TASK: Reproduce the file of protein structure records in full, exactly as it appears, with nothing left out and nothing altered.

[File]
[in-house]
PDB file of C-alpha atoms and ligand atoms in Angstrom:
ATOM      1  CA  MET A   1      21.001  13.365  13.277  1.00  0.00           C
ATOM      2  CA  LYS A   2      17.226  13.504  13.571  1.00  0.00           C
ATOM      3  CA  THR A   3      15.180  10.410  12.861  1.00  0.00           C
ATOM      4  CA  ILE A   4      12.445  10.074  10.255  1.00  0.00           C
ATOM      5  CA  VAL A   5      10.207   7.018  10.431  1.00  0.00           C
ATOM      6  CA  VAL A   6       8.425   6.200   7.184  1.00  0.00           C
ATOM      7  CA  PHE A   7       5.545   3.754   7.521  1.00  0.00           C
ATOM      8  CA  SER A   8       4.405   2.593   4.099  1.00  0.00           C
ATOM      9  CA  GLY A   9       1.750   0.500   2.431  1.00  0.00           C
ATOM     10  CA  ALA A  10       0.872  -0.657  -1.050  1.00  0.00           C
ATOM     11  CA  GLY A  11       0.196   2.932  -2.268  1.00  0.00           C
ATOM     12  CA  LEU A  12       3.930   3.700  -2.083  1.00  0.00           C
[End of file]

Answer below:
[in-house]
PDB file of C-alpha atoms and ligand atoms in Angstrom:
ATOM      1  CA  MET A   1      21.001  13.365  13.277  1.00  0.00           C
ATOM      2  CA  LYS A   2      17.226  13.504  13.571  1.00  0.00           C
ATOM      3  CA  THR A   3      15.180  10.410  12.861  1.00  0.00           C
ATOM      4  CA  ILE A   4      12.445  10.074  10.255  1.00  0.00           C
ATOM      5  CA  VAL A   5      10.207   7.018  10.431  1.00  0.00           C
ATOM      6  CA  VAL A   6       8.425   6.200   7.184  1.00  0.00           C
ATOM      7  CA  PHE A   7       5.545   3.754   7.521  1.00  0.00           C
ATOM      8  CA  SER A   8       4.405   2.593   4.099  1.00  0.00           C
ATOM      9  CA  GLY A   9       1.750   0.500   2.431  1.00  0.00           C
ATOM     10  CA  ALA A  10       0.872  -0.657  -1.050  1.00  0.00           C
ATOM     11  CA  GLY A  11       0.196   2.932  -2.268  1.00  0.00           C
ATOM     12  CA  LEU A  12       3.930   3.700  -2.083  1.00  0.00           C